However, it’s important to know that the doses needed for medical purposes are often significantly lower than what is used recreationally with smoked cannabis.

The Future of Medical Use of Cannabis in Ireland

Interest in medical use of cannabis continues to grow in Ireland and around the world. However, the future of medical cannabis in the country will depend on ongoing scientific research, accurate regulation, and consideration of all aspects, including those related to public health and safety.

The debate about medical cannabis highlights the importance of finding a balance between providing effective treatment for patients and safeguarding public safety. The challenge for the future will be to develop policies that reflect new scientific findings and allow patients to access the benefits of medical cannabis safely and in a controlled manner.

Unlocking the Benefits of Medical Marijuana and Medicinal Cannabis

In this paper we have analysed and graded the evidence for efficacy of cannabis and various licenced cannabis products for a number of different indications. We have found good evidence for one or more of the cannabis products or “natural” cannabis in; the management of pain, including neuropathic pain; spasticity; nausea and vomiting, particularly in the context of chemotherapy; and in the management of anxiety.

Medical marijuana, also known as medicinal cannabis, has been at the forefront of a healthcare revolution in recent years. It has emerged as a promising solution for a range of medical conditions, including the management of symptoms such as nausea and vomiting. State medical marijuana laws have been evolving, making it increasingly accessible for patients who need it.

One of the most well-known applications of medical marijuana is in the treatment of nausea and vomiting, particularly in cancer chemotherapy. It has been proven to be highly effective in alleviating these distressing side effects, providing much-needed relief to cancer patients.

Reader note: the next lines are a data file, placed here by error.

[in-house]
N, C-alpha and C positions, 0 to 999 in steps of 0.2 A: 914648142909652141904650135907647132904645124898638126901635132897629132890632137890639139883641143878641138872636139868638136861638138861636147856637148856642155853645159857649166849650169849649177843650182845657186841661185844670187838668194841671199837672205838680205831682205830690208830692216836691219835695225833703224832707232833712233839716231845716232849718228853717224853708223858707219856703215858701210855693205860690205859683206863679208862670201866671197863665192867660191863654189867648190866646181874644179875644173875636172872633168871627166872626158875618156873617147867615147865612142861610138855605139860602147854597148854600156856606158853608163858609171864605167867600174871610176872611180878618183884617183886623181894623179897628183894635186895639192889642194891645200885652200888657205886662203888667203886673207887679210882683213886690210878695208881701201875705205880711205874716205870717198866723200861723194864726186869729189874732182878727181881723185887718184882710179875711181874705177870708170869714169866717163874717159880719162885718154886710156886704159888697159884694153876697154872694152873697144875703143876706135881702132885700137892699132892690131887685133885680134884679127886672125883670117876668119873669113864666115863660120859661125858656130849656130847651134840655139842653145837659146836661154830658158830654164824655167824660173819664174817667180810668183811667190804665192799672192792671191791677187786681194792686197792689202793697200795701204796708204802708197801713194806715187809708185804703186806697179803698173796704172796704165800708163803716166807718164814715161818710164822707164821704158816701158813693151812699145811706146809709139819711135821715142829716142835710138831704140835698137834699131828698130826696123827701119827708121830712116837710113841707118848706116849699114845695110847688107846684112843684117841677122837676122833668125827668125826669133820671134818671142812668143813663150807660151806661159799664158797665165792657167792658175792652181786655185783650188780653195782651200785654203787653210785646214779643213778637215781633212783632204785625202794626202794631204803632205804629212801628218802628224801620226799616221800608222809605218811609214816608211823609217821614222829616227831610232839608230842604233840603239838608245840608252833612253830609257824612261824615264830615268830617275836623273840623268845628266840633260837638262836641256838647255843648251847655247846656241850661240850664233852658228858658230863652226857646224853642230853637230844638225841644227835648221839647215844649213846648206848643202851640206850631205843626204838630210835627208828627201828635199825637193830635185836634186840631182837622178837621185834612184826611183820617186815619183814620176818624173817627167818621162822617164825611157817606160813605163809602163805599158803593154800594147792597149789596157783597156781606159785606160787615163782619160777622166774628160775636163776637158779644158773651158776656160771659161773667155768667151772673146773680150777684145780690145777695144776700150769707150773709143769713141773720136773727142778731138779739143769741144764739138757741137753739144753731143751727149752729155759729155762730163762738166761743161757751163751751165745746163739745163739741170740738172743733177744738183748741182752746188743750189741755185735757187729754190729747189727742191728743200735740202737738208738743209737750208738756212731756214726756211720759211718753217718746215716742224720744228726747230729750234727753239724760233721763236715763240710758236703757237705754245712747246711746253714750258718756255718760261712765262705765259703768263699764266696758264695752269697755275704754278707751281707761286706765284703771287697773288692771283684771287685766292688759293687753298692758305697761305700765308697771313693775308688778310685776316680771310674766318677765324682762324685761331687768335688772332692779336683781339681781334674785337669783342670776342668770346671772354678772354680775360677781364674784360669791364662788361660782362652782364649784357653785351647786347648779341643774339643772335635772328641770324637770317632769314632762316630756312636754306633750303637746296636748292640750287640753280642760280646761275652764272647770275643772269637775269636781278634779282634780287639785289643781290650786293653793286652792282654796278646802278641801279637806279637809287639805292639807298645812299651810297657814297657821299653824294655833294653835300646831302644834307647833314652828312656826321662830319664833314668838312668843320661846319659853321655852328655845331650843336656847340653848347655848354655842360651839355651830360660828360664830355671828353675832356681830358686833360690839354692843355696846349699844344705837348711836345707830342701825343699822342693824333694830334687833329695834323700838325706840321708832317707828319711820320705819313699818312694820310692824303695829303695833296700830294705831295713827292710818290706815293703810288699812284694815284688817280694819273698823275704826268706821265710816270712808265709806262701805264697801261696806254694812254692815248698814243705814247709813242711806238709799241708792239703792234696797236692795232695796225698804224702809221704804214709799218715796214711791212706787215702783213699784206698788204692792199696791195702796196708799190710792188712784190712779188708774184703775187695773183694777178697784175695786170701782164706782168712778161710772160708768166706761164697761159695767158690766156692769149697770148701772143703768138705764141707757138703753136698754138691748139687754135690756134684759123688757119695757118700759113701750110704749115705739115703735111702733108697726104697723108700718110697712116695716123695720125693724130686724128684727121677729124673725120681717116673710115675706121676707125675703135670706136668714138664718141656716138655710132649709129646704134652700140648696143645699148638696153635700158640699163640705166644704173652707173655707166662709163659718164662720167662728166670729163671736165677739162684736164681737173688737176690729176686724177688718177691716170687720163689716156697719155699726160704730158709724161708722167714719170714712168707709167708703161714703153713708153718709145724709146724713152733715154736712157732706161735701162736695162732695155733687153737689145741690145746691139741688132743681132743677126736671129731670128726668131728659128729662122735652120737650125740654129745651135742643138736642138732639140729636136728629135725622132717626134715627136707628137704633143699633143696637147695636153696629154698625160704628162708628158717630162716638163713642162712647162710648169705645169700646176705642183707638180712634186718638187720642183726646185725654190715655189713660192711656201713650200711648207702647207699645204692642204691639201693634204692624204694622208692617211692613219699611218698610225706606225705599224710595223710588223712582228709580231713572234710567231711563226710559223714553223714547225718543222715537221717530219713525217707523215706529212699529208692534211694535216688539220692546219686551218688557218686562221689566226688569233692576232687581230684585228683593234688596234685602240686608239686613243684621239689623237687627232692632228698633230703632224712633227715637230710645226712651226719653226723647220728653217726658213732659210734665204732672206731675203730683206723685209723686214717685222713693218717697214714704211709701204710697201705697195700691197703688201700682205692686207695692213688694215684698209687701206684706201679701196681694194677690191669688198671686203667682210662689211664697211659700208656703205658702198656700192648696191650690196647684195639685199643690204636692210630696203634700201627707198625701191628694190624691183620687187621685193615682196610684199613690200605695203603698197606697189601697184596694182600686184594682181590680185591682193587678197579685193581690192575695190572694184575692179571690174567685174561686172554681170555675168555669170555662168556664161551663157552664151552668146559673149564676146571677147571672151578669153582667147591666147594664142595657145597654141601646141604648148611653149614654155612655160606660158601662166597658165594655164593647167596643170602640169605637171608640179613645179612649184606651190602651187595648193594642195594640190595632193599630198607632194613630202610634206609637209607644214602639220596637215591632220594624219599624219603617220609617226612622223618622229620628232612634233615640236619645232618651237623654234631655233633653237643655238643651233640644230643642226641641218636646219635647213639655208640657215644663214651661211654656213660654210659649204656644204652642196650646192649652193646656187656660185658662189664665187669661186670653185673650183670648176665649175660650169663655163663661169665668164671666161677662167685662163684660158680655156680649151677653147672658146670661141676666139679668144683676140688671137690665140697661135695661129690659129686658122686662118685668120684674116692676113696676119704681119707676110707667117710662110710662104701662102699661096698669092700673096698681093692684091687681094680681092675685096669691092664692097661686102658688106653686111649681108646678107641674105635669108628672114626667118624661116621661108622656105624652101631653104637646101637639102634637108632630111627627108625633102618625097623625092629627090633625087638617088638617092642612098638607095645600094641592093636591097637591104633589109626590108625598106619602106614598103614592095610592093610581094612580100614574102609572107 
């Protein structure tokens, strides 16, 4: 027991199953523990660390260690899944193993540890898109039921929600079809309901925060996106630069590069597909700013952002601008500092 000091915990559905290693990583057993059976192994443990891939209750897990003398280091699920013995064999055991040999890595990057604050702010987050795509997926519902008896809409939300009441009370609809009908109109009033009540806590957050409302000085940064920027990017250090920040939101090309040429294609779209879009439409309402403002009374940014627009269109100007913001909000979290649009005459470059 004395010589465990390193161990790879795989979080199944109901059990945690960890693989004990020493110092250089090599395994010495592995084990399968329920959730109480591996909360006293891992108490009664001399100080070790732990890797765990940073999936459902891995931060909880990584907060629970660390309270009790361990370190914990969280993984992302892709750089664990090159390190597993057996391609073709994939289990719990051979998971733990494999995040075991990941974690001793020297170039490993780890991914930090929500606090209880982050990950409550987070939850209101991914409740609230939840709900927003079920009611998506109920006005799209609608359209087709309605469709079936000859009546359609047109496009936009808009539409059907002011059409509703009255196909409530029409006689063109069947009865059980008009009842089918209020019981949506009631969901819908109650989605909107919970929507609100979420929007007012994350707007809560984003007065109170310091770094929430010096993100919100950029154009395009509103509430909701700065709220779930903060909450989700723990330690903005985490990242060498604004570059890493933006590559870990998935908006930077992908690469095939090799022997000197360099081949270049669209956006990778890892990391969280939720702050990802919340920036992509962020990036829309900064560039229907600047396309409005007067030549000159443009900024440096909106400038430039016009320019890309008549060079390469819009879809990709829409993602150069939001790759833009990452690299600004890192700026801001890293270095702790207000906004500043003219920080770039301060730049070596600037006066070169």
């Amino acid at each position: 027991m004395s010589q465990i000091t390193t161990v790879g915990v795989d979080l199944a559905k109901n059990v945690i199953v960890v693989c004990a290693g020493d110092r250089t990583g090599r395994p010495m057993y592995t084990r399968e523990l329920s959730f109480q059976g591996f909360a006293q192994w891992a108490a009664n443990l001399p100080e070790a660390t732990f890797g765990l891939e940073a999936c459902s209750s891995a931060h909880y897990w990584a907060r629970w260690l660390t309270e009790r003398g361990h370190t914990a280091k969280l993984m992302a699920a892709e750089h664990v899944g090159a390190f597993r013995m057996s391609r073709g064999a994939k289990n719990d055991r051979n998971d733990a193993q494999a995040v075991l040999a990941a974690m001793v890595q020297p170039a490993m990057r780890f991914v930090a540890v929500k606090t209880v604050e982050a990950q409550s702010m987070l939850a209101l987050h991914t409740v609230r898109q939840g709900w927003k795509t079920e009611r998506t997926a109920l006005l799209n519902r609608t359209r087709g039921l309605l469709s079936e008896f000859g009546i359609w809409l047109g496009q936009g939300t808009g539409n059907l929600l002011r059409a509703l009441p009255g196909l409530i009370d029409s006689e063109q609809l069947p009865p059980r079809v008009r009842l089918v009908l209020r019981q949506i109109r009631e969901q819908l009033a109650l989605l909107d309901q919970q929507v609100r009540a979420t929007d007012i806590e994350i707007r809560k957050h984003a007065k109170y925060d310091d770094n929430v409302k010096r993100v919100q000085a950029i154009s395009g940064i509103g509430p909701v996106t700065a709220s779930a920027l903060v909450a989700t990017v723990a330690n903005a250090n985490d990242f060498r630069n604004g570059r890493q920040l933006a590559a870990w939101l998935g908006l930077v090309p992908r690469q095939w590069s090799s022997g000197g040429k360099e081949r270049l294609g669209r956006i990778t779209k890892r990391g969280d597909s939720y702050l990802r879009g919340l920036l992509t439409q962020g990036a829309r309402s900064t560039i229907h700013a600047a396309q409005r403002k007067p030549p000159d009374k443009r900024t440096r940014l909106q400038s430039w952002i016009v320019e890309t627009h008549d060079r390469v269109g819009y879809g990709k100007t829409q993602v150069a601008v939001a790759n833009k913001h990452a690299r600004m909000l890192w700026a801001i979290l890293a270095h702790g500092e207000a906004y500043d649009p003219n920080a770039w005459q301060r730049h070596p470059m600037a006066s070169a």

Medical cannabis is also making significant strides in the treatment of neurological disorders. Conditions like multiple sclerosis and neuropathic pain are being addressed through various forms of cannabis-based medicine. This includes inhaled cannabis for its rapid action and oral cbd extracts, providing a more convenient and discreet option.

In fact, several countries have implemented a medical cannabis access program, allowing patients to access these treatments legally and safely. The National Institute of Health and other research institutions are actively investigating the potential of medical cannabis in various medical contexts.

As the medical community continues to uncover the potential of medical marijuana and medicinal cannabis, patients suffering from various conditions have reason to be hopeful. These natural alternatives are offering relief and improving the quality of life for many, underlining the promising future of medical marijuana in modern medicine.

Read also: Alternatives to Tobacco for Quitting Smoking

A focus on chronic pain

Chronic or persistent pain is a condition in which the discomfort persists for a period of more than 12 weeks, despite the use of medications or treatments.

Usually, most people return to normal after an episode of pain caused by an injury or surgery. However, there are situations where pain persists for a longer period or manifests itself without any obvious cause, such as an injury or previous surgery.

To better understand the concept, it is possible to imagine that the brain and messages from the body come together to create an alarm system. It is the brain’s interpretation of these messages that leads to the perception of pain. In some cases, this brain interpretation of signals may not be accurate.

Usually, we expect the pain to subside over time, but sometimes the brain keeps sending pain signals. These signals can be difficult to interrupt, are often very intense and sometimes seem to arise without an apparent cause. It is important to understand that, despite this, the pain is still real.

Pain is a complex reality that can affect 1 in 5 people in Ireland. It can affect individuals of all ages and involve different parts of the body.